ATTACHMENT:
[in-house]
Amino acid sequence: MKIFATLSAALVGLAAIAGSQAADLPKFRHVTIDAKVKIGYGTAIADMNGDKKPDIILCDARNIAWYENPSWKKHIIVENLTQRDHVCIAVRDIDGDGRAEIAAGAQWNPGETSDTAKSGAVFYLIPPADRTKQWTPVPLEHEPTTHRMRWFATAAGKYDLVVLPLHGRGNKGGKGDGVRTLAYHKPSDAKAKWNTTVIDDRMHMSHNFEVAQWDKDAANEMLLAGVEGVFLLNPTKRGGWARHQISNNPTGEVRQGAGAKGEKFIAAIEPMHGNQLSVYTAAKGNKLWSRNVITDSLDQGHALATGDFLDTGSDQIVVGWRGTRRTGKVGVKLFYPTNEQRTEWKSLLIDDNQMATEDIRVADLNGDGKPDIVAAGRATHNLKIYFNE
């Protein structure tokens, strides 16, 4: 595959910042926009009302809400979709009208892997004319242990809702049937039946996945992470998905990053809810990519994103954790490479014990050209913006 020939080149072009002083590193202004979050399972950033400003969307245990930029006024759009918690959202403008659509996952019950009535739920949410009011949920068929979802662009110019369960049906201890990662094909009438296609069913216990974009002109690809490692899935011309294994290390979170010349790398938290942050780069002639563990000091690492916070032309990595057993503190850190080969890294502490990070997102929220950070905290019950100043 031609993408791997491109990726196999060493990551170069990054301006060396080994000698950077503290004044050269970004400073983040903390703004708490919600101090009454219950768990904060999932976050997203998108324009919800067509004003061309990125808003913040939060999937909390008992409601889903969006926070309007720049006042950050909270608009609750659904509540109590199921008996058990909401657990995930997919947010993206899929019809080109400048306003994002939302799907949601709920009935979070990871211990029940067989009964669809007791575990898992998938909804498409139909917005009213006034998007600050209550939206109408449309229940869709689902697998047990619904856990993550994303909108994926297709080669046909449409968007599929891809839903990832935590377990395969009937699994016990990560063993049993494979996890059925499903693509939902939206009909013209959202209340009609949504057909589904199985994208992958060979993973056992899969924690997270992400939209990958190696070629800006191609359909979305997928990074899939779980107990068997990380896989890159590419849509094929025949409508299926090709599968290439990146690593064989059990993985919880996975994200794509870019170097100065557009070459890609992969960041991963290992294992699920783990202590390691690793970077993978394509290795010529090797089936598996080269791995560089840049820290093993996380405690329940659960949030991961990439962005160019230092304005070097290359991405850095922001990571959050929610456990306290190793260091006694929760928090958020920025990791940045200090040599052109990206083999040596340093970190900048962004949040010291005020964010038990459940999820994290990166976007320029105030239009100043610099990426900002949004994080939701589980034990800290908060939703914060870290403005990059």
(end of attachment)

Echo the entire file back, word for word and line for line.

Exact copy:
[in-house]
Amino acid sequence: MKIFATLSAALVGLAAIAGSQAADLPKFRHVTIDAKVKIGYGTAIADMNGDKKPDIILCDARNIAWYENPSWKKHIIVENLTQRDHVCIAVRDIDGDGRAEIAAGAQWNPGETSDTAKSGAVFYLIPPADRTKQWTPVPLEHEPTTHRMRWFATAAGKYDLVVLPLHGRGNKGGKGDGVRTLAYHKPSDAKAKWNTTVIDDRMHMSHNFEVAQWDKDAANEMLLAGVEGVFLLNPTKRGGWARHQISNNPTGEVRQGAGAKGEKFIAAIEPMHGNQLSVYTAAKGNKLWSRNVITDSLDQGHALATGDFLDTGSDQIVVGWRGTRRTGKVGVKLFYPTNEQRTEWKSLLIDDNQMATEDIRVADLNGDGKPDIVAAGRATHNLKIYFNE
């Protein structure tokens, strides 16, 4: 595959910042926009009302809400979709009208892997004319242990809702049937039946996945992470998905990053809810990519994103954790490479014990050209913006 020939080149072009002083590193202004979050399972950033400003969307245990930029006024759009918690959202403008659509996952019950009535739920949410009011949920068929979802662009110019369960049906201890990662094909009438296609069913216990974009002109690809490692899935011309294994290390979170010349790398938290942050780069002639563990000091690492916070032309990595057993503190850190080969890294502490990070997102929220950070905290019950100043 031609993408791997491109990726196999060493990551170069990054301006060396080994000698950077503290004044050269970004400073983040903390703004708490919600101090009454219950768990904060999932976050997203998108324009919800067509004003061309990125808003913040939060999937909390008992409601889903969006926070309007720049006042950050909270608009609750659904509540109590199921008996058990909401657990995930997919947010993206899929019809080109400048306003994002939302799907949601709920009935979070990871211990029940067989009964669809007791575990898992998938909804498409139909917005009213006034998007600050209550939206109408449309229940869709689902697998047990619904856990993550994303909108994926297709080669046909449409968007599929891809839903990832935590377990395969009937699994016990990560063993049993494979996890059925499903693509939902939206009909013209959202209340009609949504057909589904199985994208992958060979993973056992899969924690997270992400939209990958190696070629800006191609359909979305997928990074899939779980107990068997990380896989890159590419849509094929025949409508299926090709599968290439990146690593064989059990993985919880996975994200794509870019170097100065557009070459890609992969960041991963290992294992699920783990202590390691690793970077993978394509290795010529090797089936598996080269791995560089840049820290093993996380405690329940659960949030991961990439962005160019230092304005070097290359991405850095922001990571959050929610456990306290190793260091006694929760928090958020920025990791940045200090040599052109990206083999040596340093970190900048962004949040010291005020964010038990459940999820994290990166976007320029105030239009100043610099990426900002949004994080939701589980034990800290908060939703914060870290403005990059």